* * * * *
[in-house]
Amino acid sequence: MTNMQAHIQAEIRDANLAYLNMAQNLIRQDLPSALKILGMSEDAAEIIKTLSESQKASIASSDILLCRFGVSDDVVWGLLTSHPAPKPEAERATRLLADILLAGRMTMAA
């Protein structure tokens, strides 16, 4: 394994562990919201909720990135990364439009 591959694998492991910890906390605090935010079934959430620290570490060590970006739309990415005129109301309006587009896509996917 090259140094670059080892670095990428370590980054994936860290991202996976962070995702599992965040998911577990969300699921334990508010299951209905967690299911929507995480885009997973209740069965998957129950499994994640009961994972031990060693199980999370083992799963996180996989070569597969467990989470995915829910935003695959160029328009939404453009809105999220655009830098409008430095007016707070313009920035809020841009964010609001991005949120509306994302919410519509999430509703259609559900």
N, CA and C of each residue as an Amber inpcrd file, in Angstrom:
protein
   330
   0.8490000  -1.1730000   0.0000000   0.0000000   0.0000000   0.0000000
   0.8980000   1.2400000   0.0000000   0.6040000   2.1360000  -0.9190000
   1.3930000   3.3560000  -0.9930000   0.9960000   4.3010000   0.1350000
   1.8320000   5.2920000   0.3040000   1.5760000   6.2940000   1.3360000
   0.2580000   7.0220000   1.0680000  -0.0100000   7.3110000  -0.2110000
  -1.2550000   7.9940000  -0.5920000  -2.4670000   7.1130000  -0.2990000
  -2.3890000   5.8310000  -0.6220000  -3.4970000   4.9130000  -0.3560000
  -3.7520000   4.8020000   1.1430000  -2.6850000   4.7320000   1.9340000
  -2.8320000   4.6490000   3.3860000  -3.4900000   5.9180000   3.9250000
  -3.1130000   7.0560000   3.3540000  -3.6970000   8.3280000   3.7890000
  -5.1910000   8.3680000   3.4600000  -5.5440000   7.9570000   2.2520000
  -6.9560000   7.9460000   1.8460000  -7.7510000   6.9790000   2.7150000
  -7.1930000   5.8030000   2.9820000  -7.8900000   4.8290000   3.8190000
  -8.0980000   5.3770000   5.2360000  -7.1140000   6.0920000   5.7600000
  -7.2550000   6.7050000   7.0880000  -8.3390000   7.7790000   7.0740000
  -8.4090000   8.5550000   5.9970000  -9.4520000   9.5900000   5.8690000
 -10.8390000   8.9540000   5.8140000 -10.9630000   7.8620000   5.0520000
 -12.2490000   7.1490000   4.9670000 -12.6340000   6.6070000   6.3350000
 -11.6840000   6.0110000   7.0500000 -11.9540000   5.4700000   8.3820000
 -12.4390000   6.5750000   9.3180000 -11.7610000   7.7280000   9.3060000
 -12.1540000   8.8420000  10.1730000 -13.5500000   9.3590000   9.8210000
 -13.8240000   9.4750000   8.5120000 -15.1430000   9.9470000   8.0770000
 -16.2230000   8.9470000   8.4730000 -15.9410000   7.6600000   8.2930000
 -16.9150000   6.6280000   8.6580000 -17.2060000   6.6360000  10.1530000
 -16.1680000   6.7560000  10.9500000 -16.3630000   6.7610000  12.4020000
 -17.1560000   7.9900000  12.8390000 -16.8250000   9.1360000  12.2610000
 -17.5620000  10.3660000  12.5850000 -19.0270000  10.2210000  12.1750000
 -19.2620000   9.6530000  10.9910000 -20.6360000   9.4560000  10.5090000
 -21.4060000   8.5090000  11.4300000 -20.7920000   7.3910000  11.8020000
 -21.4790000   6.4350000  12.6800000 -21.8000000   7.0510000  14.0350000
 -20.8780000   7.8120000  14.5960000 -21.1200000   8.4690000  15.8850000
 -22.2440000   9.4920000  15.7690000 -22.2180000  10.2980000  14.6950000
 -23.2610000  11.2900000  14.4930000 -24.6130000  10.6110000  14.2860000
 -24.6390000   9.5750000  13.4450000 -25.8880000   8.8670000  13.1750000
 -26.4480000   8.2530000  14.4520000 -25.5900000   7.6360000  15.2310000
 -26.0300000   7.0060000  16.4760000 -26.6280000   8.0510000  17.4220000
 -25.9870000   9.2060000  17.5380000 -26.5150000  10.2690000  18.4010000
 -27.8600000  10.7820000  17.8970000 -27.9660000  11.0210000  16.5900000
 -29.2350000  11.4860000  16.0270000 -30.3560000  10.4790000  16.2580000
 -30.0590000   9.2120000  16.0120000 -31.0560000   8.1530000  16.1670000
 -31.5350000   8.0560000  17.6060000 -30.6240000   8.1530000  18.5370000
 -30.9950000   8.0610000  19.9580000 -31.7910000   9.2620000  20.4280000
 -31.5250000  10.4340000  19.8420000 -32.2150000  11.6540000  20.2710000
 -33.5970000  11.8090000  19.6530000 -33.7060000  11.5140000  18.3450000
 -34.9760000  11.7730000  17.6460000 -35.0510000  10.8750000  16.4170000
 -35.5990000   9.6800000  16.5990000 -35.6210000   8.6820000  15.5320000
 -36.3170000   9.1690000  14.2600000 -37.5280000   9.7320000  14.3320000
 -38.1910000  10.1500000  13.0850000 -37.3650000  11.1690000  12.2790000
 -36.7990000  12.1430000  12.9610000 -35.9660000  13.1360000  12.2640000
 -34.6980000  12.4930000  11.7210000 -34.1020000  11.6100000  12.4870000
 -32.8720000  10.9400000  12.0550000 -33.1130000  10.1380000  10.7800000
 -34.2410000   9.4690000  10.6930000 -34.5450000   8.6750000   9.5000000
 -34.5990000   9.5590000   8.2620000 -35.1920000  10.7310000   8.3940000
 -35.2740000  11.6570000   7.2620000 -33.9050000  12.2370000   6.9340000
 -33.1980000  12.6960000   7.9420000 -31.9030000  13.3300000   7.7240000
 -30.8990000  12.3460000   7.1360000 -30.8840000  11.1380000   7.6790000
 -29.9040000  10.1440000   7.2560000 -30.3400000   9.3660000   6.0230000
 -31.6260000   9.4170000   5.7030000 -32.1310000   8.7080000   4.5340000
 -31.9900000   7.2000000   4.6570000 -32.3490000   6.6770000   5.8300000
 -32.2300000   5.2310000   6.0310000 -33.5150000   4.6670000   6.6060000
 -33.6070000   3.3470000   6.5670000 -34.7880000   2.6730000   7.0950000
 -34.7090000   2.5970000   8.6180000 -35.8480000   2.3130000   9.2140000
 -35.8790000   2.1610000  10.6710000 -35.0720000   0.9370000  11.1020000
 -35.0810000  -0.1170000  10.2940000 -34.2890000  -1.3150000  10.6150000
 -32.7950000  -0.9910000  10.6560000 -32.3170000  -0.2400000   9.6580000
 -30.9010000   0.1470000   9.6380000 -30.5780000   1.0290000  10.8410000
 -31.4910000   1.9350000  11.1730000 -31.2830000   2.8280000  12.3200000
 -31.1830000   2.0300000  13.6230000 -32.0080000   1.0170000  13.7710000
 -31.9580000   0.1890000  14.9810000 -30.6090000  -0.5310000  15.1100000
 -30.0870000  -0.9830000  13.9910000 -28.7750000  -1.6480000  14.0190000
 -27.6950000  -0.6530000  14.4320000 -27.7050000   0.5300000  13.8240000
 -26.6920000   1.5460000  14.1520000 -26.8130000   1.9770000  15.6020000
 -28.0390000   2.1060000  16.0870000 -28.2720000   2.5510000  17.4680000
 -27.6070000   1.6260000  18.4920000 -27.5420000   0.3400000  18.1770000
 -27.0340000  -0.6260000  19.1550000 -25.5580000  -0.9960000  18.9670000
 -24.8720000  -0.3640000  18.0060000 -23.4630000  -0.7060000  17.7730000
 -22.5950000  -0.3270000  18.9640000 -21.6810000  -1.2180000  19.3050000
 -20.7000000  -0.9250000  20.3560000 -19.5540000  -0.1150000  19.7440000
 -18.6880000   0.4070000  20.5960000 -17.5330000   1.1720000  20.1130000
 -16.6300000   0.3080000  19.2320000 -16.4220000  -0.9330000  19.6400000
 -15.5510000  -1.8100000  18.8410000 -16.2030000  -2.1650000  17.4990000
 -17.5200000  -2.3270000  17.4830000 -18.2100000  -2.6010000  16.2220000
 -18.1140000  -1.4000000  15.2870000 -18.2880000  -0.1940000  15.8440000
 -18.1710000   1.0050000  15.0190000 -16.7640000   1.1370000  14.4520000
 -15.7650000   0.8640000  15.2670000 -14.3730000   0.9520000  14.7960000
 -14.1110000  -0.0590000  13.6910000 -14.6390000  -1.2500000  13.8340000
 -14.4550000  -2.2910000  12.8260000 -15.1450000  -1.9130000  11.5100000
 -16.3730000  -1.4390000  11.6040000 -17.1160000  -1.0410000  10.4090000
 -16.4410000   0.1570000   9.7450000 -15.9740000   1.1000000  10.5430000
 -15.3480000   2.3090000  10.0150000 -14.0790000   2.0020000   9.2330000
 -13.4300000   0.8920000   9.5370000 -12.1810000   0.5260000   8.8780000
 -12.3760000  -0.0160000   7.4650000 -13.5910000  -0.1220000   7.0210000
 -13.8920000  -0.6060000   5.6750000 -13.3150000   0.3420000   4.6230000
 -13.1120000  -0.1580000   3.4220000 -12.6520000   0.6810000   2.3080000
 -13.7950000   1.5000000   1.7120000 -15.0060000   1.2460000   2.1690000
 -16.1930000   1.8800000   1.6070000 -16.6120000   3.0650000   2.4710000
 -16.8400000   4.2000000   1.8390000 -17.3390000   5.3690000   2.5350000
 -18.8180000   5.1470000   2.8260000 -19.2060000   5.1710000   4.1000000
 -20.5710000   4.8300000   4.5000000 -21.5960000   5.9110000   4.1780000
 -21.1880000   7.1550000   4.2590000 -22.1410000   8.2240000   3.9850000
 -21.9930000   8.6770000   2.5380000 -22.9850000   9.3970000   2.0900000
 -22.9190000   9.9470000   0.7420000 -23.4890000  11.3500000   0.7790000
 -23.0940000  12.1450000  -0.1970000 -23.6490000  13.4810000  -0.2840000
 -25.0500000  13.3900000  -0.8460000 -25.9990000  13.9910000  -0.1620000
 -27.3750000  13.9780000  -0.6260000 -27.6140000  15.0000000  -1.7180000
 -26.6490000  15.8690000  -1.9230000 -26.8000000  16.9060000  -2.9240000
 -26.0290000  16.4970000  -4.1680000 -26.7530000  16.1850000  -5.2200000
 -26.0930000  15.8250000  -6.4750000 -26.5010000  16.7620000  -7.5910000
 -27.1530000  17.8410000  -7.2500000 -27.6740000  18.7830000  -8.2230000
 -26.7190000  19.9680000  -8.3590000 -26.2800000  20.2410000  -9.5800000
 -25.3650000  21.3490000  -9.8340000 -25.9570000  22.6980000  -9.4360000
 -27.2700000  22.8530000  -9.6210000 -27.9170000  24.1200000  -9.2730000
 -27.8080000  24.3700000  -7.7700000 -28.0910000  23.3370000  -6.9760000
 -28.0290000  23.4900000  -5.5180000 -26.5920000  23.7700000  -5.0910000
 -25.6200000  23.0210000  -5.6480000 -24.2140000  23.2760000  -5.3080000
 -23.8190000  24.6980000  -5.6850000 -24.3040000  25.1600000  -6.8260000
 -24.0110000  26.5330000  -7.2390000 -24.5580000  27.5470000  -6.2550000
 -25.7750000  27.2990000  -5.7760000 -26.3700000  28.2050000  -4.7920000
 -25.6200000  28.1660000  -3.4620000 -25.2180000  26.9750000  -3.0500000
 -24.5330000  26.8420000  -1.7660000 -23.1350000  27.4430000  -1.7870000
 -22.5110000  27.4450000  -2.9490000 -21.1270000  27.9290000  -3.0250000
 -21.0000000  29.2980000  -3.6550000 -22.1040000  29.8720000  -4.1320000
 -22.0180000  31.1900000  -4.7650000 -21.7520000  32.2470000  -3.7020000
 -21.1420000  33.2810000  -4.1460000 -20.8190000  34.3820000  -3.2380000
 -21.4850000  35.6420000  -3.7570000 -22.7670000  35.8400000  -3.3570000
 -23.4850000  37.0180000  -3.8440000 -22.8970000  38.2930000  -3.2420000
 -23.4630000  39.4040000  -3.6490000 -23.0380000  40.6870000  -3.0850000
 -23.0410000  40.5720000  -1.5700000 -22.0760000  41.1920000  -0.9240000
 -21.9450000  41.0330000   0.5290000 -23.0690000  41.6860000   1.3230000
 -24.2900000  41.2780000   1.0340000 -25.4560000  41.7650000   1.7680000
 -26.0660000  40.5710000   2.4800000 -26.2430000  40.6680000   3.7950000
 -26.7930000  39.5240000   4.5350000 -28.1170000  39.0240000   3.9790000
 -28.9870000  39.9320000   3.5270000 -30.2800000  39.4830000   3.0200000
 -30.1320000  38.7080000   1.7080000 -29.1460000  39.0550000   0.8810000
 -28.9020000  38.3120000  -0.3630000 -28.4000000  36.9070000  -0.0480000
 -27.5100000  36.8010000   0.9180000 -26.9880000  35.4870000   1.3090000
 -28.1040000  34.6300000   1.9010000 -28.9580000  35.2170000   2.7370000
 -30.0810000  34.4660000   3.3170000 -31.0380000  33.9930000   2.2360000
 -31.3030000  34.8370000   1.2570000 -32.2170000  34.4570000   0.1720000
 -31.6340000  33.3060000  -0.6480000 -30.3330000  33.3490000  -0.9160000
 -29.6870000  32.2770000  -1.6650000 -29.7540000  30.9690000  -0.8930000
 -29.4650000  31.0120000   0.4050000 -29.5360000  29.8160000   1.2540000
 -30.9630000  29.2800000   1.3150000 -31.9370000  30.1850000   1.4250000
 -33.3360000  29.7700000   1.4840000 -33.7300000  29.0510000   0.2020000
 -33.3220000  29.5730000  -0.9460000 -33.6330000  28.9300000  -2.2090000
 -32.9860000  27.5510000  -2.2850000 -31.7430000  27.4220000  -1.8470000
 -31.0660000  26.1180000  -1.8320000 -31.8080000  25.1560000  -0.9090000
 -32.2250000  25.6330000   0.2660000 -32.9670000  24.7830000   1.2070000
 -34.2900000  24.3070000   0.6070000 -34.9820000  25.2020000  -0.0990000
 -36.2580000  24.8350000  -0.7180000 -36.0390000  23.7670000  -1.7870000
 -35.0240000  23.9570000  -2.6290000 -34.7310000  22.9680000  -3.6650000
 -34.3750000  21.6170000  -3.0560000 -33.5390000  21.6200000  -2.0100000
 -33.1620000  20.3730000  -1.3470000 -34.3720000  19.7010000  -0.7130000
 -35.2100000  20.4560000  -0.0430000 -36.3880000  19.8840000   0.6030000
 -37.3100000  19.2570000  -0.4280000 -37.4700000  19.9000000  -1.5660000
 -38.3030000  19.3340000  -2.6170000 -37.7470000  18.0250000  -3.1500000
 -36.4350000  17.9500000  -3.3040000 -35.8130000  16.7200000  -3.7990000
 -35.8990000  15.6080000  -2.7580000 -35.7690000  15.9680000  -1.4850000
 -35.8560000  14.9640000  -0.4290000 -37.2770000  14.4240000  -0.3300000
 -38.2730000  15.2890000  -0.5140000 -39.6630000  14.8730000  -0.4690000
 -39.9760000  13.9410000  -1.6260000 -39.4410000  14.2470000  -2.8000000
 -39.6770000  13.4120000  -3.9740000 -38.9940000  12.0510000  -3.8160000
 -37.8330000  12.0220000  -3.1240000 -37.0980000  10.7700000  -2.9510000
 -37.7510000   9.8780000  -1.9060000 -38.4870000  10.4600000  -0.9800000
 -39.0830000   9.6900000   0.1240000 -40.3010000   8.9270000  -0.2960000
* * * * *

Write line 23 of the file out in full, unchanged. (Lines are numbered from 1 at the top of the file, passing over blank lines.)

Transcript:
 -10.8390000   8.9540000   5.8140000 -10.9630000   7.8620000   5.0520000